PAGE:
As spring quickly arrives, things quickly move into high gear in our agriculture community.
This year, we were fortunate to have a couple of students from Fort Lewis College come to assist us and learn about the operation of our sheep farm. Heather and Eric came out for a day while I was shearing our flock of sheep at La Plata Farms. They also assisted with the skirting and prepping of our wool for its many uses by my wife, Pam.
It was an enjoyable time that is not likely to occur again as FLC is shutting down the agriculture department and programs that have been a part of its curriculum since its beginning in 1911. The termination of the agricultural department means the elimination of 16 agriculture classes that include livestock and crop production, range management, marketing, agricultural accounting and soils.
The FLC ag department and its various classes and majors will close at the end of this month with the completion of the current school year. While the program has not been large in recent years, it has been a great opportunity for many students from various departments to learn about the various aspects of producing the food and fiber that we all depend on.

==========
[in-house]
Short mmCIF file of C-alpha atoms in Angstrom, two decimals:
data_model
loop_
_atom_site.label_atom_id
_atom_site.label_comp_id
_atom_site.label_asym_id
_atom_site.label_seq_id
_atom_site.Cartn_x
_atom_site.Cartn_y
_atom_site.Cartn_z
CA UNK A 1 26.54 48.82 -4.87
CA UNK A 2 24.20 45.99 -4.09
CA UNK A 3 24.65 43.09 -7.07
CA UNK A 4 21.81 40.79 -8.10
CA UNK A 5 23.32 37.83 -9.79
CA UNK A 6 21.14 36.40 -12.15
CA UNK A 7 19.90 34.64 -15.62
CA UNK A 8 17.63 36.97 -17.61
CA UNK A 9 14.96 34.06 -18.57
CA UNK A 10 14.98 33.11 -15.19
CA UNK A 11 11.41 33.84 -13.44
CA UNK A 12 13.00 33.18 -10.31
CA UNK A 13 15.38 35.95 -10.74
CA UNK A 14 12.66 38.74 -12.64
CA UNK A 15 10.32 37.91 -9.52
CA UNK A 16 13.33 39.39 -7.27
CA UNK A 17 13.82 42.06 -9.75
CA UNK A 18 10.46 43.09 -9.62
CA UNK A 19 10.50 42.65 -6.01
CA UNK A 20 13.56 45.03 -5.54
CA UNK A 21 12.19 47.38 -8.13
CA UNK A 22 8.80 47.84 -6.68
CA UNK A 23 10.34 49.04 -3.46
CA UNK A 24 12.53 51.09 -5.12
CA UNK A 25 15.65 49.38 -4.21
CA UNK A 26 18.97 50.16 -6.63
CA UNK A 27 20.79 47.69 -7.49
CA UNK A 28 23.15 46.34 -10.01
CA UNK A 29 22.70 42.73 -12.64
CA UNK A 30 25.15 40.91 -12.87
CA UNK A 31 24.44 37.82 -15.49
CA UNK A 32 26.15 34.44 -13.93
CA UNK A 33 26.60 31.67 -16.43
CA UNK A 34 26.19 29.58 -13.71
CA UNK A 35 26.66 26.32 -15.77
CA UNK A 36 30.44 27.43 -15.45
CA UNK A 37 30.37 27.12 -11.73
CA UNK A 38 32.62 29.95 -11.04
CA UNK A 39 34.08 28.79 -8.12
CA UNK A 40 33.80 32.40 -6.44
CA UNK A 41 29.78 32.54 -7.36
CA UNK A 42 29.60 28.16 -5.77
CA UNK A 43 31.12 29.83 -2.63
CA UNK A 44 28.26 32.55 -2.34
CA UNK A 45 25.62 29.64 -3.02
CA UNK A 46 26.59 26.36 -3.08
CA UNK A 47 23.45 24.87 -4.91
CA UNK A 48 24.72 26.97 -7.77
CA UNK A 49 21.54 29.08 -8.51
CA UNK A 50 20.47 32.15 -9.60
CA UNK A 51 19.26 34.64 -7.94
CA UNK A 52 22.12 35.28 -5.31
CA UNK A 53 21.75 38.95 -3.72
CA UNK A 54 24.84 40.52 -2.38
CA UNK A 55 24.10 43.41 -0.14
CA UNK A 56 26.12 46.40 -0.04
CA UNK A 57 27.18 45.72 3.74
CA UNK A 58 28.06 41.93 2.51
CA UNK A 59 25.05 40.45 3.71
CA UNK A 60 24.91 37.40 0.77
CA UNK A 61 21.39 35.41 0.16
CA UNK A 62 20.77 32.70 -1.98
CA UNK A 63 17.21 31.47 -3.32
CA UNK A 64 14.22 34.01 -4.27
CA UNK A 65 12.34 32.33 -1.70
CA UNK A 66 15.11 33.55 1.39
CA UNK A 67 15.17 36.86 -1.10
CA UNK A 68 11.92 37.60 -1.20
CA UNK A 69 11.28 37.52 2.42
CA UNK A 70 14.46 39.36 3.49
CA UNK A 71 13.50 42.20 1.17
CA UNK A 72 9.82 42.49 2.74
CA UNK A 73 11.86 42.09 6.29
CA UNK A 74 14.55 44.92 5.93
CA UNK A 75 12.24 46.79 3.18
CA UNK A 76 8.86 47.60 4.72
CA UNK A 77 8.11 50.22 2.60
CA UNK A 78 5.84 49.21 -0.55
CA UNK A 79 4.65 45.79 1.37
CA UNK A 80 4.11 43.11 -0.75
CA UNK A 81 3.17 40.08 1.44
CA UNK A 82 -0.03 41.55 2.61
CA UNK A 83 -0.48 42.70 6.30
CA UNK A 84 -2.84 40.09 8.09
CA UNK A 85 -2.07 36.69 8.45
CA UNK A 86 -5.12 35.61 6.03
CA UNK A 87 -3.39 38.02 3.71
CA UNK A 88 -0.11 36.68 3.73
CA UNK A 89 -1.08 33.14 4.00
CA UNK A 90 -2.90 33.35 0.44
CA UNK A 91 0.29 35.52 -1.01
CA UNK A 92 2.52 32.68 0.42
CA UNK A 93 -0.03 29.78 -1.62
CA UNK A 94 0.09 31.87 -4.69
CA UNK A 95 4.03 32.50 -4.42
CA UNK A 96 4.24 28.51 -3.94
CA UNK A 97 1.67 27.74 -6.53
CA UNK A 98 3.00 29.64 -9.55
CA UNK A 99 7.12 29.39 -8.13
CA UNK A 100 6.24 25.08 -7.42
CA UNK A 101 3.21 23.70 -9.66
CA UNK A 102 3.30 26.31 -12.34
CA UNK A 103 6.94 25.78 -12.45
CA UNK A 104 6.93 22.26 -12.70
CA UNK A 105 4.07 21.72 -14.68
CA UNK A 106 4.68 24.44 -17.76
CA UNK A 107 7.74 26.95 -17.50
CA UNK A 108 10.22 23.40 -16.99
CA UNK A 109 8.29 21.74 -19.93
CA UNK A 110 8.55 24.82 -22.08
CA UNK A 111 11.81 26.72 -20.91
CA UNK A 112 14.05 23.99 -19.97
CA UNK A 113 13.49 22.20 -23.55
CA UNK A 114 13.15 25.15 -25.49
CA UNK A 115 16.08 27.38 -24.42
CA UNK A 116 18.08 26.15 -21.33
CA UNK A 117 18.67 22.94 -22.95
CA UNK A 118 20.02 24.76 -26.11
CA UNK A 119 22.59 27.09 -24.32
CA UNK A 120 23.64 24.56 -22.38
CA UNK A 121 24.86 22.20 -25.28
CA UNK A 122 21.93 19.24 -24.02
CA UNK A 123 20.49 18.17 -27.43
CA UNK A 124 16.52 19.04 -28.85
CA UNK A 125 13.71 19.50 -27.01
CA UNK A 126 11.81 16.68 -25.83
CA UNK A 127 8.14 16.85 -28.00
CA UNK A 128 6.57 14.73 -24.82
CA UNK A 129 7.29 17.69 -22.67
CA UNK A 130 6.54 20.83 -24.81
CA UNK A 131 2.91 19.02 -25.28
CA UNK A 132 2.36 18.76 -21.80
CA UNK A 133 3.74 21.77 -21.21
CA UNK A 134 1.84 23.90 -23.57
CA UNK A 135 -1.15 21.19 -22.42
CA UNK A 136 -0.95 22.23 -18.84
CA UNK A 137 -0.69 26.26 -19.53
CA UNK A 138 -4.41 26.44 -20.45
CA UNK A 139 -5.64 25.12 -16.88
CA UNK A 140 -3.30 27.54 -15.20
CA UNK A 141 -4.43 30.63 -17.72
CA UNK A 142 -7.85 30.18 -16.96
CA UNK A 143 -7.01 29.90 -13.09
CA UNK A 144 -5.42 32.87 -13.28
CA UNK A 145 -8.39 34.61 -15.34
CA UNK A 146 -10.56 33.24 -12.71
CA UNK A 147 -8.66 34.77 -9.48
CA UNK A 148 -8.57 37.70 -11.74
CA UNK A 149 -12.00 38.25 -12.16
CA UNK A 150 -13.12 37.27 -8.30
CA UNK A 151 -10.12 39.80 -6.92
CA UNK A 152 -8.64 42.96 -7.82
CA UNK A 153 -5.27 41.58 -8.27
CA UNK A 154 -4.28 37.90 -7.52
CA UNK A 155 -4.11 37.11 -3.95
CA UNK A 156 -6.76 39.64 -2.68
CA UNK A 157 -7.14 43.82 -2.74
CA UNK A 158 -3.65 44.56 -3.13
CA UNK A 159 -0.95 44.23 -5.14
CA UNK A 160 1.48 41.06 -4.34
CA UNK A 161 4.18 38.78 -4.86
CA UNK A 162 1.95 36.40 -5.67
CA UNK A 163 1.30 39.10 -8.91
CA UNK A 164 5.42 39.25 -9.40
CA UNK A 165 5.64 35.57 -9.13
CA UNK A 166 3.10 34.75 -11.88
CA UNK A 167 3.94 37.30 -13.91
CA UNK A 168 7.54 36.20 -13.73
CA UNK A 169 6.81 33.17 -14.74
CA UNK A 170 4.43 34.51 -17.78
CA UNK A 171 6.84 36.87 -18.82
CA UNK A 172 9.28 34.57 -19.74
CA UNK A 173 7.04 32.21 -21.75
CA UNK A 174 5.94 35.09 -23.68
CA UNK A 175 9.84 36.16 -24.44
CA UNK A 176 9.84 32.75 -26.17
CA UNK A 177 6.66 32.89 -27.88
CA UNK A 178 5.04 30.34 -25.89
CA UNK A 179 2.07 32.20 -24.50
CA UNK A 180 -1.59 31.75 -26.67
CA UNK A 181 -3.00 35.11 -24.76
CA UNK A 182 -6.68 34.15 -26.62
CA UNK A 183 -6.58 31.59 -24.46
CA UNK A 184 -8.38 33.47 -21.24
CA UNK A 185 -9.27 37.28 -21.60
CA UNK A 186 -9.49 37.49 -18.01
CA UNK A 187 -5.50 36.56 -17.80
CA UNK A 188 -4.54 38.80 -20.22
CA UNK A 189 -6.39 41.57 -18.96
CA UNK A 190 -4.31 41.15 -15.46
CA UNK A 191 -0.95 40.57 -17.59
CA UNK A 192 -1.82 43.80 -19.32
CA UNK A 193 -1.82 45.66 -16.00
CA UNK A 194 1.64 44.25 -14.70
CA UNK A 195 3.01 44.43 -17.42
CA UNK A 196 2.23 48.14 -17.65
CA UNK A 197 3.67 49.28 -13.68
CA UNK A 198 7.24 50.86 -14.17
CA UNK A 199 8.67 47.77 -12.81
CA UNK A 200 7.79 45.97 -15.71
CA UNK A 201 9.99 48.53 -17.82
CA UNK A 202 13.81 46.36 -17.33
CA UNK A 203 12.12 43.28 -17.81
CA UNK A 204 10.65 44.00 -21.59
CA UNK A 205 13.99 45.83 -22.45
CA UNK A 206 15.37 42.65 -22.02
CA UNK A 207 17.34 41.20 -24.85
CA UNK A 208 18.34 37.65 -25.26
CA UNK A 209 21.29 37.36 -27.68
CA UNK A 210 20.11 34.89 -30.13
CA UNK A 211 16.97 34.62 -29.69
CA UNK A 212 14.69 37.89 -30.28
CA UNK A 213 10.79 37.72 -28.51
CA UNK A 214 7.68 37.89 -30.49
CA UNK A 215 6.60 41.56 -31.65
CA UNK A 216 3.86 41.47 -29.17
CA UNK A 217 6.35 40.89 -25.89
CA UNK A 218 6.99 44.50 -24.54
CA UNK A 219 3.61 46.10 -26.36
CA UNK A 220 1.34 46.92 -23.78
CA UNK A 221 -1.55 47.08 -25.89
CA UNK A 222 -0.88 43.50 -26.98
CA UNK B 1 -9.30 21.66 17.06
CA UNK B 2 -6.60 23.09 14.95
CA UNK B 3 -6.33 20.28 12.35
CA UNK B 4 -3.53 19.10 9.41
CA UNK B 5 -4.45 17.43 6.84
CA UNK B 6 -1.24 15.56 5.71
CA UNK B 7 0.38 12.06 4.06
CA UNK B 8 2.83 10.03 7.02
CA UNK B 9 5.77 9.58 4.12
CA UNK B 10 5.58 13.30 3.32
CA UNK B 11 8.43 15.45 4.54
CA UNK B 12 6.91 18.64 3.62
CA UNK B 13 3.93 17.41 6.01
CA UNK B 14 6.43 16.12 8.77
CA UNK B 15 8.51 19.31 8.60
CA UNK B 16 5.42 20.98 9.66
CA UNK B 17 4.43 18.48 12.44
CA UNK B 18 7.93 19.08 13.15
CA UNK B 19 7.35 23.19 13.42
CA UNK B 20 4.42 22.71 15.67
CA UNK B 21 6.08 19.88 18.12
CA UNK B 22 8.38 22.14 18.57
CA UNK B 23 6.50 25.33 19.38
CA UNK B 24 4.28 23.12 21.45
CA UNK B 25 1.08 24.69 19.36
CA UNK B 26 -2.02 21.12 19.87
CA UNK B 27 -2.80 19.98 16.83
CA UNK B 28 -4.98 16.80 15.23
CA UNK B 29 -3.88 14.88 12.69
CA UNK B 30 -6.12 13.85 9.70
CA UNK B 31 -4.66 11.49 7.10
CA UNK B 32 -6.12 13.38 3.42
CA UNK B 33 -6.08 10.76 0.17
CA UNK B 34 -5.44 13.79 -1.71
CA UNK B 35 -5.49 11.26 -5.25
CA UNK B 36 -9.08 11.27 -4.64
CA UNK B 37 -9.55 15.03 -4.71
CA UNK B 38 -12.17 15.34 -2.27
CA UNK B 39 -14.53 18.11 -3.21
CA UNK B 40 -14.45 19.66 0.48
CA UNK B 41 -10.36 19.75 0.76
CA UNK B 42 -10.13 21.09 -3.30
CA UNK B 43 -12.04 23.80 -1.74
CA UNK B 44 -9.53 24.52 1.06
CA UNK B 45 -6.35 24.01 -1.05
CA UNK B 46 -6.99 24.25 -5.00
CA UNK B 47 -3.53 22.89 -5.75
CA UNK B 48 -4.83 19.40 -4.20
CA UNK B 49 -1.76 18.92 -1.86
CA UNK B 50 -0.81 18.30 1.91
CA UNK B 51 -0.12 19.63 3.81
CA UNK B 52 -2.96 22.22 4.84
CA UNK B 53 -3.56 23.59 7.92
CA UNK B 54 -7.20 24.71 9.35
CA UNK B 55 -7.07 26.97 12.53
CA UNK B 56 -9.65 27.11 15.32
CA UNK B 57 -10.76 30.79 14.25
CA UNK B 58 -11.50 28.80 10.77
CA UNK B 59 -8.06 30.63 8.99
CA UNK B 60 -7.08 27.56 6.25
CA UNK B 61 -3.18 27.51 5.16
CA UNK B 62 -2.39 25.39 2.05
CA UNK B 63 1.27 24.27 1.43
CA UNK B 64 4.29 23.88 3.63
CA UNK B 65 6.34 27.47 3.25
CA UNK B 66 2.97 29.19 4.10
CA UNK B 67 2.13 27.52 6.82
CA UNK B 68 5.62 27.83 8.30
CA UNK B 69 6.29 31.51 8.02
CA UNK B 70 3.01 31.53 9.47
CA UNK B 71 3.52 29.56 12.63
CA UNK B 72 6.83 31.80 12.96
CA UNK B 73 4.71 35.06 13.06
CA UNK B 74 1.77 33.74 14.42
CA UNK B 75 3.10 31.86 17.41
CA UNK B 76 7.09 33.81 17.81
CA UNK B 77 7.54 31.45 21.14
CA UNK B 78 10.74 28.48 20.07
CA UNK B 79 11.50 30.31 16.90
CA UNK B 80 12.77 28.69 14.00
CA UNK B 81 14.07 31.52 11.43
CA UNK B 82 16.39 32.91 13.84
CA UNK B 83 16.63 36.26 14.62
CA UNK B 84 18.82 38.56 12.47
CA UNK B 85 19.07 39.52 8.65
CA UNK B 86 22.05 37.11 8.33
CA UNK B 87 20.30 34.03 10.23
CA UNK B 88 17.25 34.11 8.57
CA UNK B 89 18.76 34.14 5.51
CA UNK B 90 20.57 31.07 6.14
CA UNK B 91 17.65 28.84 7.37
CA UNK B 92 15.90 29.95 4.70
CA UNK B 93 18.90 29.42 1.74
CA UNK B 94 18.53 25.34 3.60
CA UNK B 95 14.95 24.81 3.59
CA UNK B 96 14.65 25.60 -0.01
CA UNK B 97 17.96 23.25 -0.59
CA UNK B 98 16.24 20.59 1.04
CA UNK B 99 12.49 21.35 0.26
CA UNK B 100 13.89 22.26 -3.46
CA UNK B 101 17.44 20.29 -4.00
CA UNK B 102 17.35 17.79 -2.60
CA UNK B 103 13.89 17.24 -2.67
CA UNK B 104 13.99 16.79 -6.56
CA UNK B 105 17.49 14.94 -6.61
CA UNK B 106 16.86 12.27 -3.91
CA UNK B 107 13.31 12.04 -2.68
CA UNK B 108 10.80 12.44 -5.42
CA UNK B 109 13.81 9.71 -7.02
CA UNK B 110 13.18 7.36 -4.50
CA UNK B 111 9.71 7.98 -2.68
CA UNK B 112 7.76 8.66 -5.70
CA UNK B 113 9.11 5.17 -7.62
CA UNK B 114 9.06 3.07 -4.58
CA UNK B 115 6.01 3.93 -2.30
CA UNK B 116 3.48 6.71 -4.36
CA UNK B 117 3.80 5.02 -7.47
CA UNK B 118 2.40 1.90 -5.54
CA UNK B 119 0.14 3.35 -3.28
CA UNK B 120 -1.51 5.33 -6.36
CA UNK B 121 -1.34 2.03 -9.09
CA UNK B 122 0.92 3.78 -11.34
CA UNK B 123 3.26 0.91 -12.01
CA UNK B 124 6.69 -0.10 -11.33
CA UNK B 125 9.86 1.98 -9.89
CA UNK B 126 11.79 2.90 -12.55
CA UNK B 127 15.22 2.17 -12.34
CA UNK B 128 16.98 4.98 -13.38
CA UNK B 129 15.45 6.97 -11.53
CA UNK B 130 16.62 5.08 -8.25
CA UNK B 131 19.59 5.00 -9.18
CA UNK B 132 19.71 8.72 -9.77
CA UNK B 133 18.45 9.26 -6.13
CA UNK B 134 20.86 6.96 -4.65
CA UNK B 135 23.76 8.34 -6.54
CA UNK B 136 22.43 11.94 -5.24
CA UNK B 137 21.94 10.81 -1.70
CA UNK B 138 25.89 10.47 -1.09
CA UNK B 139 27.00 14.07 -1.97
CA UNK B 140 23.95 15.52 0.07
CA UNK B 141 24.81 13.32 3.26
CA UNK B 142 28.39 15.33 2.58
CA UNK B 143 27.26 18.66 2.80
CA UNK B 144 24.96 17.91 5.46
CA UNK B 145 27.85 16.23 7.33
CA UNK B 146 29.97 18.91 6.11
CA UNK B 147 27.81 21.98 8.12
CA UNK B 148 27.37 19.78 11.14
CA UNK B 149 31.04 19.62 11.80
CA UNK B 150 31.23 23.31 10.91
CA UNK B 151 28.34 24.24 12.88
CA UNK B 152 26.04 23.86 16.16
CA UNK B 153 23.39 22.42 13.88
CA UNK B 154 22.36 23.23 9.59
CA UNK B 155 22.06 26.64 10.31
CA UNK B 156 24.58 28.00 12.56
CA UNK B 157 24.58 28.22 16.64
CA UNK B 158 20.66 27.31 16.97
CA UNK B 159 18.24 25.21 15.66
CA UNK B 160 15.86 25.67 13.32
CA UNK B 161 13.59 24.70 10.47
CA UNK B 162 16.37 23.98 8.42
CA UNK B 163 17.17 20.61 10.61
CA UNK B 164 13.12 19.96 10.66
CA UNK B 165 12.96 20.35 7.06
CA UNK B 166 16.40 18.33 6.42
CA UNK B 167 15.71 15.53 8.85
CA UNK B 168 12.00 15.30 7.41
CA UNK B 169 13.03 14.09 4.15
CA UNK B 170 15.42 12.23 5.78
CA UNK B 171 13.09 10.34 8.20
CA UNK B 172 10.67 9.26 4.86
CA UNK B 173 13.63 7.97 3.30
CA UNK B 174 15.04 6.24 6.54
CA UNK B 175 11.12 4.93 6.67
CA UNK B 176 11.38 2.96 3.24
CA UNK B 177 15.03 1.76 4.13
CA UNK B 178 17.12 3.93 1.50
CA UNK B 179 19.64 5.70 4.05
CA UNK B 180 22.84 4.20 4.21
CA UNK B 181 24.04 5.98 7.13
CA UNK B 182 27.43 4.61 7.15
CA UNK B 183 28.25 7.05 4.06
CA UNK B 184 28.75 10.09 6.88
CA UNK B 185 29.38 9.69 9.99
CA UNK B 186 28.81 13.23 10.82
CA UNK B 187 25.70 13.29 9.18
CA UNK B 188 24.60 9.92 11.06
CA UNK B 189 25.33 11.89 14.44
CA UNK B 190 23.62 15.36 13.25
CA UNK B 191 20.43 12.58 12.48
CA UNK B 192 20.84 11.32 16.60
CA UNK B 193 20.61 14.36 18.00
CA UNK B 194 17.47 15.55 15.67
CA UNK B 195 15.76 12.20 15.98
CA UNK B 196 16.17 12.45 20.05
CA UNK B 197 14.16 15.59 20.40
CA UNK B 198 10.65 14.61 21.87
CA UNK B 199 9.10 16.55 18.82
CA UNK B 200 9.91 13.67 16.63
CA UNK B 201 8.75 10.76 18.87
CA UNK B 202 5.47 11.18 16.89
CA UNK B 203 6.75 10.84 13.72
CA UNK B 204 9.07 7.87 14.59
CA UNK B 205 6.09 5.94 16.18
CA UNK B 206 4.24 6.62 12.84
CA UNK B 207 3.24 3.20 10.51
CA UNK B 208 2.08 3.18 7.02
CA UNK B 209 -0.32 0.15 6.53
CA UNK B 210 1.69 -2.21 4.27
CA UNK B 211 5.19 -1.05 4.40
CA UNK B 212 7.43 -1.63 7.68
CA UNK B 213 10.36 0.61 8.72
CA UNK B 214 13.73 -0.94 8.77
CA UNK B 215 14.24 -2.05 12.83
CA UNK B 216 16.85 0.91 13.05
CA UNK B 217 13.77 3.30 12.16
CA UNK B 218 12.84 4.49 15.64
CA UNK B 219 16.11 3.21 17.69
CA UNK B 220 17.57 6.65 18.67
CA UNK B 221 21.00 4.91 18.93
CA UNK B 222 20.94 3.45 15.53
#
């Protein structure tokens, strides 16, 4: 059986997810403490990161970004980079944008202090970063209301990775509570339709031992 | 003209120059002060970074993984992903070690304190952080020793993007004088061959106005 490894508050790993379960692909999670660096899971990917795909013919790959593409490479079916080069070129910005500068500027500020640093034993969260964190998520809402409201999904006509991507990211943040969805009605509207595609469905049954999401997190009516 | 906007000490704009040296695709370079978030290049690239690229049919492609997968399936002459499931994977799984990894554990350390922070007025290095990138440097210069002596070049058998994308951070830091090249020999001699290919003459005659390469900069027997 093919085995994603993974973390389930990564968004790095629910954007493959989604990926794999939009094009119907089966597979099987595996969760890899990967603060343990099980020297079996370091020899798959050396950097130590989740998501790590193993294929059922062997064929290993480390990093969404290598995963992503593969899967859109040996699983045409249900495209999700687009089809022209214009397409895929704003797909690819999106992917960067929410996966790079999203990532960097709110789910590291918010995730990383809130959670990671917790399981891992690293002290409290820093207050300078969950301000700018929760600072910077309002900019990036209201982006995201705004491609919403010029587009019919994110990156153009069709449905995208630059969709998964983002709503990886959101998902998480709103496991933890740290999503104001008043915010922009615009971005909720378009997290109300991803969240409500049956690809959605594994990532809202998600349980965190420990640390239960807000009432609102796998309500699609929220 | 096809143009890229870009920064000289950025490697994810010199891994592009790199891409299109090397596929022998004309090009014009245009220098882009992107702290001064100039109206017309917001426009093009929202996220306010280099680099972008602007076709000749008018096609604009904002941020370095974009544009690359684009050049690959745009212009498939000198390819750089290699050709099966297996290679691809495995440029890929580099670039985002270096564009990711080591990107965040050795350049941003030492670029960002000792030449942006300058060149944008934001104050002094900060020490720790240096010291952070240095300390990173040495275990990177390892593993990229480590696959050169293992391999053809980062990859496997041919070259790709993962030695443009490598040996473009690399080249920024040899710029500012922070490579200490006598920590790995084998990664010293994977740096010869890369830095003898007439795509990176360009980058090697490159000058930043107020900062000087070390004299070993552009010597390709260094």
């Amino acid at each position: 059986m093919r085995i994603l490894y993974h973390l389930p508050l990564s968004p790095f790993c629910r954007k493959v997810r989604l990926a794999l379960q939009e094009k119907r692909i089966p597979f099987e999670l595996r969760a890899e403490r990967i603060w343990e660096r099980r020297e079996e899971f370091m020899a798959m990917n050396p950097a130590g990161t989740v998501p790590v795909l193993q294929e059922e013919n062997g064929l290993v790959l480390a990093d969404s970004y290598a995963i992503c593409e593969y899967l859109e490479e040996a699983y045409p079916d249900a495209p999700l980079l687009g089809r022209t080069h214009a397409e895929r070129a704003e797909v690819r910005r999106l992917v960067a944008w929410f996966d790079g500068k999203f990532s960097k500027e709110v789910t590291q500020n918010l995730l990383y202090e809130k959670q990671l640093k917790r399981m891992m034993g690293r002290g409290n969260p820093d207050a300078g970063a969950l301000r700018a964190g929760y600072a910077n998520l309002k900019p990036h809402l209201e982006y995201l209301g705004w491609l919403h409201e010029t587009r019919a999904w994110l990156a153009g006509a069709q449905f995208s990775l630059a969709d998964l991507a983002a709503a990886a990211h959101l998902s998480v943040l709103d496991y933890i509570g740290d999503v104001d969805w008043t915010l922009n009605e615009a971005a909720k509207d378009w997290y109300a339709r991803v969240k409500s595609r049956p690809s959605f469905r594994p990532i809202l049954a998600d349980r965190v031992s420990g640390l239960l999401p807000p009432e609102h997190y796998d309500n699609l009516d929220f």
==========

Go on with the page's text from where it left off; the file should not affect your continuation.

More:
Pam and I both are saddened by this move as we both have roots in the ag department starting back in 1973. Pam completed an animal science degree from FLC, and I obtained an agronomy degree from Colorado State University after beginning at FLC for two years.
I find it disappointing that a program that fills an important need in Southwest Colorado but does not attract large numbers of students is considered unneeded and of limited value. With less than 2 percent of Americans involved in agriculture nationally, opportunities for students to attend higher education in rural areas are important.
With the Old Fort Lewis campus near Hesperus, the agriculture department has a great facility that the students could use to get hands-on experiences with many aspects of agriculture. The projects that have taken place on the Old Fort Lewis property in the last few years have been exciting and worthwhile for many students and community members. With the world becoming a high-tech jungle, we need to remember that the people who work the ground to produce the food and fiber are just as important as the computer programmers.
With the closing of the agriculture department, FLC and the community will sadly lose an important part of our history.
Doug Ramsey has farmed in La Plata County for more than 30 years. He can be reached at 385-4375.